Behavioral Biases and Informational Inefficiency in an Agent-Based Financial Market

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The role of competitive markets as efficient aggregators of decentralized information is a fundamental problem in economic theory. This paper studies the informational efficiency of a market with a single traded asset, in which agents expectation formation about future price has two kinds of deviations from rationality. First, traders have adaptive expectations, i.e. they give more importance to the past price than a rational agent. Second, the agents are subject to the confirmatory bias, i.e. they tend to discard new information that substantially differs from their priors. Taken separately, each deviation worsens the informational efficiency of the market; however, for some ranges of parameters, when the two biases are combined, they tend to mitigate each others effect (thus increasing the informational efficiency). We also study the robustness of the principal findings to alternative specifications concerning market participation, entry of new agents, and the amount of liquidity that agents hold.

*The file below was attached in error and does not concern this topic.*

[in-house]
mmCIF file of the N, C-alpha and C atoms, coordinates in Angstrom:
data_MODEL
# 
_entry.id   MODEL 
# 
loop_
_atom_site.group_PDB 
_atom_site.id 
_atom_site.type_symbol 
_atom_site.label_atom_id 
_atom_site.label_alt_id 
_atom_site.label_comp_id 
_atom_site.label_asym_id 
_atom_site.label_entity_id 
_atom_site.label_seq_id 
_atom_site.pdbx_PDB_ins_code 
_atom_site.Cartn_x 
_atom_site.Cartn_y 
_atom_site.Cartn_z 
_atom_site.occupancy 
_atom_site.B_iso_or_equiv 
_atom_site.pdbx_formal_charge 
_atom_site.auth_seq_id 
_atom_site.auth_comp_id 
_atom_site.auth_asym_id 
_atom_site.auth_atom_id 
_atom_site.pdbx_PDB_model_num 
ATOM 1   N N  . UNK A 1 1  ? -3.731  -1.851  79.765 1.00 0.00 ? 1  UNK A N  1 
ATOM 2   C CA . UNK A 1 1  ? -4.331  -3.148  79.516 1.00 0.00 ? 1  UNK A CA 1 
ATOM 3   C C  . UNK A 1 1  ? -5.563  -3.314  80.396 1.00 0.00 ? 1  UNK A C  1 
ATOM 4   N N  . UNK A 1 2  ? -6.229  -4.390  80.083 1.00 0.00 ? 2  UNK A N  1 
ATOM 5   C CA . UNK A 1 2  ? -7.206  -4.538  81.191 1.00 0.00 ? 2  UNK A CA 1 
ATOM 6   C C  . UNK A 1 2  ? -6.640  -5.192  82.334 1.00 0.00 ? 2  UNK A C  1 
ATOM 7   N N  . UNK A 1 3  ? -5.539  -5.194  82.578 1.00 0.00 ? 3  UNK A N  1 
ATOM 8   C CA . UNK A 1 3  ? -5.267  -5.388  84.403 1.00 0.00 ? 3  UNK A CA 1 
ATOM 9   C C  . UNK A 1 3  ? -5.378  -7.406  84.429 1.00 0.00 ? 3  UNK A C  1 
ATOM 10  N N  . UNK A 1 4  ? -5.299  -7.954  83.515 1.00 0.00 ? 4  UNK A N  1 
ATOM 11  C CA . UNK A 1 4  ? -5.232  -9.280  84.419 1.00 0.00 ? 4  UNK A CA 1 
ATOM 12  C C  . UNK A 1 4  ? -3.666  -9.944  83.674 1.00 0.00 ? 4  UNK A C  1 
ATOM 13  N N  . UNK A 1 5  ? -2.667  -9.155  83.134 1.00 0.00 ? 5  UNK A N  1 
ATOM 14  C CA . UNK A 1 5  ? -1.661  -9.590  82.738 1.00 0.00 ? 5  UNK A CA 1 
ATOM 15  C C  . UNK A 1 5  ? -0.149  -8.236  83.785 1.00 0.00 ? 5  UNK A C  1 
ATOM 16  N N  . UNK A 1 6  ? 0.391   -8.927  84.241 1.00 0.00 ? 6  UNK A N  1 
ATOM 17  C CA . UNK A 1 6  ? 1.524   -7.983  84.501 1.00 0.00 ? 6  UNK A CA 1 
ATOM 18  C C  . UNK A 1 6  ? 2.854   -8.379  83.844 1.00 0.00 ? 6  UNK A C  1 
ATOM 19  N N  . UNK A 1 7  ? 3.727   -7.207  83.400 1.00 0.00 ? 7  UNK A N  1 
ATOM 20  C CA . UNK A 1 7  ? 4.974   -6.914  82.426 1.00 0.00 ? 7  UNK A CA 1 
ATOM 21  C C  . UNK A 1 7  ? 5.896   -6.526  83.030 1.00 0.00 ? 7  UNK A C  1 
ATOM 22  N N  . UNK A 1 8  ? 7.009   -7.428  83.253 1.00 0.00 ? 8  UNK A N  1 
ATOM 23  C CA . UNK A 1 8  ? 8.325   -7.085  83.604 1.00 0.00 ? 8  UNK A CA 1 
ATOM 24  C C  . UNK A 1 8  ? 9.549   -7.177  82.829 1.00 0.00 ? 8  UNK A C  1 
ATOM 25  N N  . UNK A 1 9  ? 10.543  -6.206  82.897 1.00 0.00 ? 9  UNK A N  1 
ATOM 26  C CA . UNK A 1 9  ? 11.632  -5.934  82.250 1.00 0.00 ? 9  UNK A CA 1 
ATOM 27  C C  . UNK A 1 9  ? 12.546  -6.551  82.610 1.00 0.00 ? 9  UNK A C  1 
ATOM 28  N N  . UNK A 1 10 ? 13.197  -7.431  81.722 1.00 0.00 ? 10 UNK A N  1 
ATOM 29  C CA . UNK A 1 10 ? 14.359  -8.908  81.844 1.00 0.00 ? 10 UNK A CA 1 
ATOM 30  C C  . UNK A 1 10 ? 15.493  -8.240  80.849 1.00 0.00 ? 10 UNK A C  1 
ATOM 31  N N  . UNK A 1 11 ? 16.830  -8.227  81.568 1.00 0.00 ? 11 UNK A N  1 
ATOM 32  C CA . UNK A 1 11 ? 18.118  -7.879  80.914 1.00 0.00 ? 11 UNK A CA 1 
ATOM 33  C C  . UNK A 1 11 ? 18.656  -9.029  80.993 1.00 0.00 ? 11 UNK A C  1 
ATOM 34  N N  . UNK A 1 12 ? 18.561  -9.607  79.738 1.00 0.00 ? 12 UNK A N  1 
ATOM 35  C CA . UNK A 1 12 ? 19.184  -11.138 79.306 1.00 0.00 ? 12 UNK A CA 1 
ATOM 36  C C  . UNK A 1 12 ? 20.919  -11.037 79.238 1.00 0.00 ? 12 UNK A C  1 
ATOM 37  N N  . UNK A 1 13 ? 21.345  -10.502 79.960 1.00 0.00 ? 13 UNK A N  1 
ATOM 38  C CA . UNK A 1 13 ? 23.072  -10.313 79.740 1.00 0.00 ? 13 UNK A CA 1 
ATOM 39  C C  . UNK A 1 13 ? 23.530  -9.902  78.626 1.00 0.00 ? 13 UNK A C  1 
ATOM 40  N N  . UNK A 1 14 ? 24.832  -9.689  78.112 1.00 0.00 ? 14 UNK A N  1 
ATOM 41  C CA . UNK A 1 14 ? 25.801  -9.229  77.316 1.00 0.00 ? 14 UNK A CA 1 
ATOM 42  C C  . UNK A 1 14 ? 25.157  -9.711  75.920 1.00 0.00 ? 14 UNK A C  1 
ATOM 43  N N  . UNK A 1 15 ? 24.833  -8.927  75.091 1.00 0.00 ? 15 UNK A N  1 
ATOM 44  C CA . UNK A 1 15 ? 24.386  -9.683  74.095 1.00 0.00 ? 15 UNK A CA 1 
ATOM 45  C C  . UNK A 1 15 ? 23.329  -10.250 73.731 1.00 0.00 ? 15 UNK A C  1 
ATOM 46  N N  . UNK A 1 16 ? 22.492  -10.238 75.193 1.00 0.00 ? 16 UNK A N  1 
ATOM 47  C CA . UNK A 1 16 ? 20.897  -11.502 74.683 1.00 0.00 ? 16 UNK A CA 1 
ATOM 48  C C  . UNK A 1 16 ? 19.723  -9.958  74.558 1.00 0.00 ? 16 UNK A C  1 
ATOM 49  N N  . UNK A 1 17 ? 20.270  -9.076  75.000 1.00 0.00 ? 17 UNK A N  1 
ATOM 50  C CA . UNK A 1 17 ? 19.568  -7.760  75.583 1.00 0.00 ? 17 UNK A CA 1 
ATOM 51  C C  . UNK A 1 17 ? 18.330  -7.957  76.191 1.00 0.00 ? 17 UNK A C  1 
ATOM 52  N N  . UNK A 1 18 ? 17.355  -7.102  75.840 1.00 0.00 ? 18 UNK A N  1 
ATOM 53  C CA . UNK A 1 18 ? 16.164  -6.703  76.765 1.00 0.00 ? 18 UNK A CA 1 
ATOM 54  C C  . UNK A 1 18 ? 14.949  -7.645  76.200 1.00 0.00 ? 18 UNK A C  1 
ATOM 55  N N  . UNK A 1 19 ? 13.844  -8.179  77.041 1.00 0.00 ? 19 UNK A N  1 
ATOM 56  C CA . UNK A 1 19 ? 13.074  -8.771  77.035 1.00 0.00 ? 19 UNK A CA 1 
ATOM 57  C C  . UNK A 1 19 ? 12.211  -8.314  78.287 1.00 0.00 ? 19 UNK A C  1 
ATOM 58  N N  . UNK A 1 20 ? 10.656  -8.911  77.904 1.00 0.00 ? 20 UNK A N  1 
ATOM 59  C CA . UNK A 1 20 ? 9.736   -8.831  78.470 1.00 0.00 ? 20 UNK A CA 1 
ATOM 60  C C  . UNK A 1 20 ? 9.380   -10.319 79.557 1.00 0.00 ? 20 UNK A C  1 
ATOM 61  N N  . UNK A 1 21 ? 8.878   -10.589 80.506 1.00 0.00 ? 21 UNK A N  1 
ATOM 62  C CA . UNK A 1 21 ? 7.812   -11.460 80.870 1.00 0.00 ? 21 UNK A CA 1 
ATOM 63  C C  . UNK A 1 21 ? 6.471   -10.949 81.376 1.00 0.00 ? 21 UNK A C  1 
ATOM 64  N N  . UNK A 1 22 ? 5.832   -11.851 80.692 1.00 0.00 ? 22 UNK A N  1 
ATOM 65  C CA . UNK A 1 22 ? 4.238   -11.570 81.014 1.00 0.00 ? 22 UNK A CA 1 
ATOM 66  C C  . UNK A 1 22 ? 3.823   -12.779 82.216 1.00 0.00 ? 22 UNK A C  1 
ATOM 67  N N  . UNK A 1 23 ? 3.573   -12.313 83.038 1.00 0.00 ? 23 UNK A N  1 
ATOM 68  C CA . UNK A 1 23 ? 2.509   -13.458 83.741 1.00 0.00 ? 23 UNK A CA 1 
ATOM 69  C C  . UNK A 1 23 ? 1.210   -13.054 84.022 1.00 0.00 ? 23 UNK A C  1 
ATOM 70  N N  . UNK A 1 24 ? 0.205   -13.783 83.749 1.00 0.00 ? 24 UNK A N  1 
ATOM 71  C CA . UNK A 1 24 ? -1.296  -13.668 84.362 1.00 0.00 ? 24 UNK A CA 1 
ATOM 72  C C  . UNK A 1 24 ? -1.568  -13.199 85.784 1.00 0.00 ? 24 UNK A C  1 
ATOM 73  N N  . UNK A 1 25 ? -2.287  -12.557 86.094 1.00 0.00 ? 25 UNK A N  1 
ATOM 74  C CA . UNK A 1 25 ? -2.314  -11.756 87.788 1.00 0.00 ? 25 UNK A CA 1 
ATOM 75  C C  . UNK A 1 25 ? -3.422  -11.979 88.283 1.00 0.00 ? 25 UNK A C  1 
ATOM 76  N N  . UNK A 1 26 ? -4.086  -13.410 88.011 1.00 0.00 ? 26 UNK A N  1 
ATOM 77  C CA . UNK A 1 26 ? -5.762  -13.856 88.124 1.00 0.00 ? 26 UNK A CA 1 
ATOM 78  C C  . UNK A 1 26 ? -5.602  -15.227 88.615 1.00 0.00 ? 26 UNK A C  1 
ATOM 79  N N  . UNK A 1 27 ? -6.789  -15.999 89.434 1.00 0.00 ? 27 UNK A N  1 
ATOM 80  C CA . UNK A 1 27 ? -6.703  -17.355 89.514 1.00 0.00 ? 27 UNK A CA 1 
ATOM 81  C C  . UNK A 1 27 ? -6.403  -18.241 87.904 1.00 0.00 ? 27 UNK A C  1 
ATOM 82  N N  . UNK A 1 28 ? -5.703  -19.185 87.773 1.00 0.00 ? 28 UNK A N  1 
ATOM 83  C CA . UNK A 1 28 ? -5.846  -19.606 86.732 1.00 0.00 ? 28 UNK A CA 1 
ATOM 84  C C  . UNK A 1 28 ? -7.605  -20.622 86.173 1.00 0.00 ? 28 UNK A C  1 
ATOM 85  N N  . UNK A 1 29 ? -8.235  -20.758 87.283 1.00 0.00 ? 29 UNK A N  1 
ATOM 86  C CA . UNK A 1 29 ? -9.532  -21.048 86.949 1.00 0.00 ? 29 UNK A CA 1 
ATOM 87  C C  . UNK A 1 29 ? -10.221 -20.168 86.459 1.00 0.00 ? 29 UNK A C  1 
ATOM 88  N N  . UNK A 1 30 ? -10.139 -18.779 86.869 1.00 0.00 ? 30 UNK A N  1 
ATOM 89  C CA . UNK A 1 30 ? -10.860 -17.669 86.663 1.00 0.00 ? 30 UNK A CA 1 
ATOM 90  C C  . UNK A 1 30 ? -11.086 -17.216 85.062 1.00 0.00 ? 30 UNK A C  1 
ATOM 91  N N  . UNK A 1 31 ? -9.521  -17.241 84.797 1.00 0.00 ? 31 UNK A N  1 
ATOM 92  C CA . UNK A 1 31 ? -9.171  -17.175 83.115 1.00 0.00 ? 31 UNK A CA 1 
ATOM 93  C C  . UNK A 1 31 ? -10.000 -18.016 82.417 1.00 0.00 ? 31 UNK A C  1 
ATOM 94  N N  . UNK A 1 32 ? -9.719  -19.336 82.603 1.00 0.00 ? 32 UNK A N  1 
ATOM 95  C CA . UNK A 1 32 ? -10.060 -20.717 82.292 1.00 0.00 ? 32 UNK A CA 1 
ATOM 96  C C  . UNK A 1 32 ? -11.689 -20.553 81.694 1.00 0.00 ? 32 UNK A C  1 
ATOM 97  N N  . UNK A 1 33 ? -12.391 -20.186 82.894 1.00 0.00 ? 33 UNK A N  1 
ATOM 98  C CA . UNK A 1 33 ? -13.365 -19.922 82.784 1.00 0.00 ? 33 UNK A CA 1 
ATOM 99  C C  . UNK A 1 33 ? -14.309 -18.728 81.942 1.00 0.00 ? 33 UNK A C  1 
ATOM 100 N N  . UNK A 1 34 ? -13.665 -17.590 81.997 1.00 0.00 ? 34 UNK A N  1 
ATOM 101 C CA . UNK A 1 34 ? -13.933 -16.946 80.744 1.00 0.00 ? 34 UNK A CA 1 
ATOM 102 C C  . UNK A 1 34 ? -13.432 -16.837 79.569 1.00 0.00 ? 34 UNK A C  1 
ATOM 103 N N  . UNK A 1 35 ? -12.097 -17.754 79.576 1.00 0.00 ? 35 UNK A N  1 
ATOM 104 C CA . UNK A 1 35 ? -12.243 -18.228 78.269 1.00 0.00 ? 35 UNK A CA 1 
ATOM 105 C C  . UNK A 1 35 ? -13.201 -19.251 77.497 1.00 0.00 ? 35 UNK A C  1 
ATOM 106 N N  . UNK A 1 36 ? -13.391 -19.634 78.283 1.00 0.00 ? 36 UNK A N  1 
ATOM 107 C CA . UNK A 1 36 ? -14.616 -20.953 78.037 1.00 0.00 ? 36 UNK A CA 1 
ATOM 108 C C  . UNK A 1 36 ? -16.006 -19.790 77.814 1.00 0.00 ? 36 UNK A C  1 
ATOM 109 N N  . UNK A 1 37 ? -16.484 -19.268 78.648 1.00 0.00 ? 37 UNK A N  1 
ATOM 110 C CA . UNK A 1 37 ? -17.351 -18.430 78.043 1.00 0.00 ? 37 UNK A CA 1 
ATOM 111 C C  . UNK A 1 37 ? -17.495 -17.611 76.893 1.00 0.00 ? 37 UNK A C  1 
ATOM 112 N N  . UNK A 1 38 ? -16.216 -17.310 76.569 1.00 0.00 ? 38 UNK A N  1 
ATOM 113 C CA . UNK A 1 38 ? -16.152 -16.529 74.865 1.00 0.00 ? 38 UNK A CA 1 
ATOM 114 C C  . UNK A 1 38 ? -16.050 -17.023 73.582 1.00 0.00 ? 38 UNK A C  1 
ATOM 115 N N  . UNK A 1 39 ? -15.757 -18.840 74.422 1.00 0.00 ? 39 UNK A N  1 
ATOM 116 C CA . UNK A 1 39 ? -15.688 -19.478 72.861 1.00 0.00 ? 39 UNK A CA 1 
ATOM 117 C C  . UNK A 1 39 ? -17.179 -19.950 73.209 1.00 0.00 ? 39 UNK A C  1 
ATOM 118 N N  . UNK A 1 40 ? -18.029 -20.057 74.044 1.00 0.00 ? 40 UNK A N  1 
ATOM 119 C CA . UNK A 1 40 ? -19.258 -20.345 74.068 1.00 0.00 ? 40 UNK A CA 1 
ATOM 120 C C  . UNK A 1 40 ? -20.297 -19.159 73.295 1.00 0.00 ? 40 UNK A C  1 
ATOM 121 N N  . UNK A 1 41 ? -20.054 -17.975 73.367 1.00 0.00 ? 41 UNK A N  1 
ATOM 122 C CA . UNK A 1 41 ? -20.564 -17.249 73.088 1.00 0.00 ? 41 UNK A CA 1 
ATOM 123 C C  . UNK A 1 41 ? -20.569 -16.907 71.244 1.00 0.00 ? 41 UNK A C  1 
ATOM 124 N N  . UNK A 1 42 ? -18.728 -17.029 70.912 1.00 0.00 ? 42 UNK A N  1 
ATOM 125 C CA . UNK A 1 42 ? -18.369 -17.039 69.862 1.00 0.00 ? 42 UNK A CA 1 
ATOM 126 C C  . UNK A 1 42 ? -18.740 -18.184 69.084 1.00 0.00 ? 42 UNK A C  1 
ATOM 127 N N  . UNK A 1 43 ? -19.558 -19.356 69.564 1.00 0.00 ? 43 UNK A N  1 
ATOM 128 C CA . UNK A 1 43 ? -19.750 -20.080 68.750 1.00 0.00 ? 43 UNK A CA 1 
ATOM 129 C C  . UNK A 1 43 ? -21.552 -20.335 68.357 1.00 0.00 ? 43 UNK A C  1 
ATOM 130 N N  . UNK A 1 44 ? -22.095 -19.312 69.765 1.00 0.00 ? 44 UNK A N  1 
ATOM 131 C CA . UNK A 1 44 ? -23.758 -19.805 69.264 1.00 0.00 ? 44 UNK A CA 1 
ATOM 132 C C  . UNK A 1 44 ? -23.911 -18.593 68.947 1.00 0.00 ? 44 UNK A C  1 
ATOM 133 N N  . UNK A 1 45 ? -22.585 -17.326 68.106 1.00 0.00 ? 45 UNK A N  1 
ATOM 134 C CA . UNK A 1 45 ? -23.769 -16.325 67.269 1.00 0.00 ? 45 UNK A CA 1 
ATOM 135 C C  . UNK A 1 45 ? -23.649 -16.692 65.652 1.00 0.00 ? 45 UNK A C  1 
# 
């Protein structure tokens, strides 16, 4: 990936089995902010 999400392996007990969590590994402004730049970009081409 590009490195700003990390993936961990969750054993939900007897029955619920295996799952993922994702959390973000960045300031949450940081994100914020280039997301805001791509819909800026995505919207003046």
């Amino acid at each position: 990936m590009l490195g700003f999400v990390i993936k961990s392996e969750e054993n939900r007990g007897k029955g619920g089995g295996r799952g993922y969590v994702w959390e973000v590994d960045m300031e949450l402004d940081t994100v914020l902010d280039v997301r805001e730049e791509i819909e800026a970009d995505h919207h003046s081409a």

Original languageEnglish
Publication statusPublished - 2011


  • informational efficiency
  • confirmatory bias
  • asset pricing
  • agent-based models

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